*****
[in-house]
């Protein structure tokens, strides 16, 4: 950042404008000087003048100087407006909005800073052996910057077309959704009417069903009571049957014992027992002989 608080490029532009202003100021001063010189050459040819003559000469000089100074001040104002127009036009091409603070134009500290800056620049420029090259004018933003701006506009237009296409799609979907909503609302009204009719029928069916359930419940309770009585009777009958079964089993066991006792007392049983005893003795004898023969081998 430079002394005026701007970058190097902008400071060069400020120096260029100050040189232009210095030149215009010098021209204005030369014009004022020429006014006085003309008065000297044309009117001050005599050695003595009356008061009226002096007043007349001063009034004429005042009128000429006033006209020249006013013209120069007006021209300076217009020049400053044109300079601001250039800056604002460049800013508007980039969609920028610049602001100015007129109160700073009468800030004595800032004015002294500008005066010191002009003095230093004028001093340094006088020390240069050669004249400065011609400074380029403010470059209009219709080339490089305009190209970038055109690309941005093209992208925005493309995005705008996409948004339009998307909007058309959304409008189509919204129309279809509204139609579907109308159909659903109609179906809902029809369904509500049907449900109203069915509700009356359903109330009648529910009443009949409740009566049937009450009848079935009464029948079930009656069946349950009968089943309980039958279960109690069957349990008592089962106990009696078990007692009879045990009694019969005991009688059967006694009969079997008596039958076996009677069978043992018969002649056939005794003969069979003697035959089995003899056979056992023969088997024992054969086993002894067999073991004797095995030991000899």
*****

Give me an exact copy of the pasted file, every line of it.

[in-house]
């Protein structure tokens, strides 16, 4: 950042404008000087003048100087407006909005800073052996910057077309959704009417069903009571049957014992027992002989 608080490029532009202003100021001063010189050459040819003559000469000089100074001040104002127009036009091409603070134009500290800056620049420029090259004018933003701006506009237009296409799609979907909503609302009204009719029928069916359930419940309770009585009777009958079964089993066991006792007392049983005893003795004898023969081998 430079002394005026701007970058190097902008400071060069400020120096260029100050040189232009210095030149215009010098021209204005030369014009004022020429006014006085003309008065000297044309009117001050005599050695003595009356008061009226002096007043007349001063009034004429005042009128000429006033006209020249006013013209120069007006021209300076217009020049400053044109300079601001250039800056604002460049800013508007980039969609920028610049602001100015007129109160700073009468800030004595800032004015002294500008005066010191002009003095230093004028001093340094006088020390240069050669004249400065011609400074380029403010470059209009219709080339490089305009190209970038055109690309941005093209992208925005493309995005705008996409948004339009998307909007058309959304409008189509919204129309279809509204139609579907109308159909659903109609179906809902029809369904509500049907449900109203069915509700009356359903109330009648529910009443009949409740009566049937009450009848079935009464029948079930009656069946349950009968089943309980039958279960109690069957349990008592089962106990009696078990007692009879045990009694019969005991009688059967006694009969079997008596039958076996009677069978043992018969002649056939005794003969069979003697035959089995003899056979056992023969088997024992054969086993002894067999073991004797095995030991000899």